Tue, Jun 03, 2008 - Page 2 News List

Fishermen face dire straits

By Huang Shu-lei, Lee Li-fa, Liu Yu-ching,Hong Chen-hong and Chi  /  STAFF REPORTERS

As a result of increased costs, half of the nation’s long-distance fishing boats are now inactive and many fishermen have said that with no peak in oil prices in sight, they were preparing for the worst-case scenario, which would be the cessation of operations altogether.

Fuel contributes to more than half of a fishing boat’s operational cost, Taiwan Tuna Association chairman Huang Chao-ching (黃昭欽) said, adding that a 600 tonne boat consumes more than NT$73,000 in gasoline per day — more than payments on ship, bait and employee compensation combined.

At such rates, it is cheaper for owners to leave their ships in port than pay the NT$2 million-plus (US$66,000) they would spend on fuel for each trip, which typically runs for 20 to 30 days, Huang said.

In recent days, the nation’s major seaports have been crammed with long-journey fishing boats returned from the Pacific Ocean. Estimates made by Long-shun Fishing Company president Wang Shun-long (王順隆) showed that half of the nation’s long-distance fleet was now idle.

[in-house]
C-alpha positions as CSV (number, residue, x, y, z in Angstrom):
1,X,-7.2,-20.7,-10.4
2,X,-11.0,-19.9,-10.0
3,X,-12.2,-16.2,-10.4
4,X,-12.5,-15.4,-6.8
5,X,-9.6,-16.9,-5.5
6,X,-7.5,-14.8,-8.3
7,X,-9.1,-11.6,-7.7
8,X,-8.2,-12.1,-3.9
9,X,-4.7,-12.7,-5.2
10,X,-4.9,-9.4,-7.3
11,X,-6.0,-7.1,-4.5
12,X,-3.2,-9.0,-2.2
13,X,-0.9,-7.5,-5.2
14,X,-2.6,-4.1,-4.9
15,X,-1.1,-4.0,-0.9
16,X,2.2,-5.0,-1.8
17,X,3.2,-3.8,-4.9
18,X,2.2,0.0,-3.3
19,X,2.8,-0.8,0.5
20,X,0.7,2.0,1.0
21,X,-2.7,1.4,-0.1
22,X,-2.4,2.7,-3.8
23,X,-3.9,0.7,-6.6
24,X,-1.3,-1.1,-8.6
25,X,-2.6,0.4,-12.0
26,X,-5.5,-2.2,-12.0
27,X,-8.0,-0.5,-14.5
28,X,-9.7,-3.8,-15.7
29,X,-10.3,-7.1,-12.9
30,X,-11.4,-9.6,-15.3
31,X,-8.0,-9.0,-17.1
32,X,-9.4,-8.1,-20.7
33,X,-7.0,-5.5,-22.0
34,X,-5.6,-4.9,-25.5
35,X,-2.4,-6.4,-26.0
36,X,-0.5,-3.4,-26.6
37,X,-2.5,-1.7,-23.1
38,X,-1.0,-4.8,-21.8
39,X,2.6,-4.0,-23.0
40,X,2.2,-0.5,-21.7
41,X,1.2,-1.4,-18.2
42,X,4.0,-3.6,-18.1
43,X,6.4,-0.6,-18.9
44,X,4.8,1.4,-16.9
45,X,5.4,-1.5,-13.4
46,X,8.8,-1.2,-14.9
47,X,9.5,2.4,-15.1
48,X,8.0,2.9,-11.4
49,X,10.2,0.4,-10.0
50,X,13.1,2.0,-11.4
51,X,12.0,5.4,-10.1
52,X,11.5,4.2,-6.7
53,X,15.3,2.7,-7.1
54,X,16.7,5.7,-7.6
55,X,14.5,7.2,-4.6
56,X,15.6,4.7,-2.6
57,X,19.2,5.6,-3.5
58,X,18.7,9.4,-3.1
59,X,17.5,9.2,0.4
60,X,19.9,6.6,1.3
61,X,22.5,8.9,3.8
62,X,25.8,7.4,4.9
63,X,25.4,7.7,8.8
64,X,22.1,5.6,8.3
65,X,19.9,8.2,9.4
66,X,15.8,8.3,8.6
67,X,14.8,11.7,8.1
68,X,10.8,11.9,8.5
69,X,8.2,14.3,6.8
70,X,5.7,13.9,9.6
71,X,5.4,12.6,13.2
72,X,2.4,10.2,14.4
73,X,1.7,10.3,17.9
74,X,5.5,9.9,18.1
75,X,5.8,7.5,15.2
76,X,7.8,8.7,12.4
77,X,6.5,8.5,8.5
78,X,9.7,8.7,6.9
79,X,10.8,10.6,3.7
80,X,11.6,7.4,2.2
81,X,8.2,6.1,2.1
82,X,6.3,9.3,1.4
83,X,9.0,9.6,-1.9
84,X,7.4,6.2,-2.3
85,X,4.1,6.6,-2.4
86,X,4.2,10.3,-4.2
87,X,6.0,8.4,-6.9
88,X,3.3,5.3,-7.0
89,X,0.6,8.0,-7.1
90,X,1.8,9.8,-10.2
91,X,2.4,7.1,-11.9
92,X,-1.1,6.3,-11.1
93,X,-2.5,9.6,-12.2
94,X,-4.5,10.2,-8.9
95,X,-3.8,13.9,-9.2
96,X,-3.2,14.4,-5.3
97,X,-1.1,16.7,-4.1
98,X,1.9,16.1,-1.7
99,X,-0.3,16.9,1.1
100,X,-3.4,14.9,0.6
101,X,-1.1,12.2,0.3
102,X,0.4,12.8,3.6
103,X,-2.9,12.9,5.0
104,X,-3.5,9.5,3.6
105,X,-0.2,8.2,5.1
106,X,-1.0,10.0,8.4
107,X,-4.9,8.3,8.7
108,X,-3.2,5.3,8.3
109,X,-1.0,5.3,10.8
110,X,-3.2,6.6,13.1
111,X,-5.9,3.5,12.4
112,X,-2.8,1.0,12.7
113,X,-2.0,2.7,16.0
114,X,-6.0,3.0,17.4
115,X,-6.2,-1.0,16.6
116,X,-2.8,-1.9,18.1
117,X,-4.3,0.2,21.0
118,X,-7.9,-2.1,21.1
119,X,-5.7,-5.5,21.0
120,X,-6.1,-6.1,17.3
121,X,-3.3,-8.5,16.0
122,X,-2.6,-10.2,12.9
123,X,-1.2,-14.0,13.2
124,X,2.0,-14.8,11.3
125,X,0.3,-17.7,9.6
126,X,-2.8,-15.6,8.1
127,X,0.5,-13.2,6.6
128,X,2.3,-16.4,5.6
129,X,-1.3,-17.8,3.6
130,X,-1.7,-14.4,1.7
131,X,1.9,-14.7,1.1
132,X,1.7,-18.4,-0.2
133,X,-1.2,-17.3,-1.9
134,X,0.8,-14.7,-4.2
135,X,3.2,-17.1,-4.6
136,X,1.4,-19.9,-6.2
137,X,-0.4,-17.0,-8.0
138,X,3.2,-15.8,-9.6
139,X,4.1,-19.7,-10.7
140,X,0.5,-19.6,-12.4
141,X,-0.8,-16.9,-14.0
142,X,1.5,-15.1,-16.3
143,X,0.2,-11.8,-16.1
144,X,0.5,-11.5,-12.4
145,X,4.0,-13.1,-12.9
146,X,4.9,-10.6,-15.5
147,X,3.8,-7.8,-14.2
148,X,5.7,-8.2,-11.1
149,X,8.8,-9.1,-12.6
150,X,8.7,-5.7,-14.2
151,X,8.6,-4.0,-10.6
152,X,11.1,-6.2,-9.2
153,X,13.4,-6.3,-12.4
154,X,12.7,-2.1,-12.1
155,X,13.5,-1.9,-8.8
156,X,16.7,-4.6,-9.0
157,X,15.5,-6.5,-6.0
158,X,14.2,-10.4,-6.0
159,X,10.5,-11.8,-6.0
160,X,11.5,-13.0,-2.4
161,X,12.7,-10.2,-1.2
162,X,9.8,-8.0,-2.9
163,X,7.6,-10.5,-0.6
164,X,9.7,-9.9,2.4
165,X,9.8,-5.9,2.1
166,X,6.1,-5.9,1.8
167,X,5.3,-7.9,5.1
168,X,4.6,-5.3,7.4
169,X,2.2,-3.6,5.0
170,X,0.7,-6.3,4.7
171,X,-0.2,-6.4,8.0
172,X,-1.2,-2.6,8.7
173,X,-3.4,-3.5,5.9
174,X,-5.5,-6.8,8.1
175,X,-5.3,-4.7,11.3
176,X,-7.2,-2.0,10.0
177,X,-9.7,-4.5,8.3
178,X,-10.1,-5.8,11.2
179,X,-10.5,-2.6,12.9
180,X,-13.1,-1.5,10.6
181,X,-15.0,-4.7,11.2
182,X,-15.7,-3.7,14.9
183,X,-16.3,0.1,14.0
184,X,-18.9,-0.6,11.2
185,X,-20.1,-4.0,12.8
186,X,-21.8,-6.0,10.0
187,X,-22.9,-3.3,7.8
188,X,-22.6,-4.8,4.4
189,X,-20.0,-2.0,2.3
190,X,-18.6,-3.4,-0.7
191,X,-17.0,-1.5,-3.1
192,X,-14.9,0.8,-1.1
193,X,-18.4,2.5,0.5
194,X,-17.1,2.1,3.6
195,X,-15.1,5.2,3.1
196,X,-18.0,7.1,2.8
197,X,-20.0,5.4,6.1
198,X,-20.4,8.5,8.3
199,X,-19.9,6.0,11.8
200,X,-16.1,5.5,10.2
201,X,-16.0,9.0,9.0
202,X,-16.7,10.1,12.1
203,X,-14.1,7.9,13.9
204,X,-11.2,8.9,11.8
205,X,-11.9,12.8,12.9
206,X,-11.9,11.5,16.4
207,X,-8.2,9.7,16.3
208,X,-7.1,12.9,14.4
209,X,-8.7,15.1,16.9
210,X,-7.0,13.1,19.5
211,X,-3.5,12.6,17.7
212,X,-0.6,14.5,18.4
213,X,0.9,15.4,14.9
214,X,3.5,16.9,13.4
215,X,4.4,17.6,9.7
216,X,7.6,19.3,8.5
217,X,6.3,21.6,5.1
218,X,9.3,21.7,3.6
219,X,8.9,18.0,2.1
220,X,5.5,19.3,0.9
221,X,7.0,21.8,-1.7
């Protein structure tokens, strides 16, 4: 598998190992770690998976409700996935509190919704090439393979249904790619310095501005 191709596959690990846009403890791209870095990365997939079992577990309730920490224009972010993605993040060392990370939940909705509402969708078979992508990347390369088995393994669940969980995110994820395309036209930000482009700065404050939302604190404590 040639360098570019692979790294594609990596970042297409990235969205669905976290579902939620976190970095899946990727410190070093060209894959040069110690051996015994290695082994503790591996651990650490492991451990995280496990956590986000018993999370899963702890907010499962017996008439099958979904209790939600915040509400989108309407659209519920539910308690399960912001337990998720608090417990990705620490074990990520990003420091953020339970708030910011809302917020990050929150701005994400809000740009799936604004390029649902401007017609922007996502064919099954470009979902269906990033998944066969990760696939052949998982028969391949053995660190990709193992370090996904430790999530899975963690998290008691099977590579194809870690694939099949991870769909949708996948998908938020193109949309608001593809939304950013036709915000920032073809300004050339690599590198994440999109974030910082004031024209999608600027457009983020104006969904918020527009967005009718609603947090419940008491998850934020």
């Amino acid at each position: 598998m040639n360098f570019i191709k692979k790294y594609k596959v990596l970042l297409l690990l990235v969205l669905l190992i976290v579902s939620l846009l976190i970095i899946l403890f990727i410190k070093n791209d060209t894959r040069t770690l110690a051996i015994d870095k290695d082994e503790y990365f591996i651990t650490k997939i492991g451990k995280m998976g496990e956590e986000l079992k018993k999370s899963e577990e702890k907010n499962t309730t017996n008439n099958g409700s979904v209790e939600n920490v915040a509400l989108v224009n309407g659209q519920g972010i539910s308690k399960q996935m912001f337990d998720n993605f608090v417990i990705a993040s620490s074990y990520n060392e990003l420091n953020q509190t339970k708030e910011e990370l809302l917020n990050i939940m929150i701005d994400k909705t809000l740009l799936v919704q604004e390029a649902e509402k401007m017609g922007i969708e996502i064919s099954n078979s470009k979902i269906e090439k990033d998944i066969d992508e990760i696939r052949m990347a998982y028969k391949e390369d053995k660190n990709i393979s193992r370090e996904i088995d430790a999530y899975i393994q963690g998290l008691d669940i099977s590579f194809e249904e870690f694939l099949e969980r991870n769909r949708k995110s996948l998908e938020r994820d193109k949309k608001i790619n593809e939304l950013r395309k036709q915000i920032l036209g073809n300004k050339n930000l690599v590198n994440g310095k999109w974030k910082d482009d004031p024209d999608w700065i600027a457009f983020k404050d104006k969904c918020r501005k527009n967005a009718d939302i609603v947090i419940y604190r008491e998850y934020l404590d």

Rising oil prices and increasingly strict international fishing restrictions have meant that the nation’s fishing industry faces a serious risk of total fadeout, Wang said.

Pingtung County’s Liouciou Township (琉球) fishing association chief Tsai Pao-shing (蔡寶興) said that diesel prices had risen from NT$3,552 to NT$4,247 per 200 liters, which added more than NT$200,000 to every trip.

Penghu County had as many as 3,600 fishing ships in its prime, but now it has less than 2,200 ships and many have been put up for sale. Ilan County’s Nanfangao (南方澳) port, has experienced a similar decline, from 1,400 ships to less than 1,000.

Although the government introduced a fishing suspension subsidy six years ago, few fishermen had applied for the grant until about two years ago. Ships that sail for more than 90 days and dock for more than 120 days qualify for the subsidy.

Despite the annual subsidy of NT$13,000 to NT$100,000 per ship, many have opted to suspend their activities.

The agency said it expected 8,000 ships to stay in port this year.

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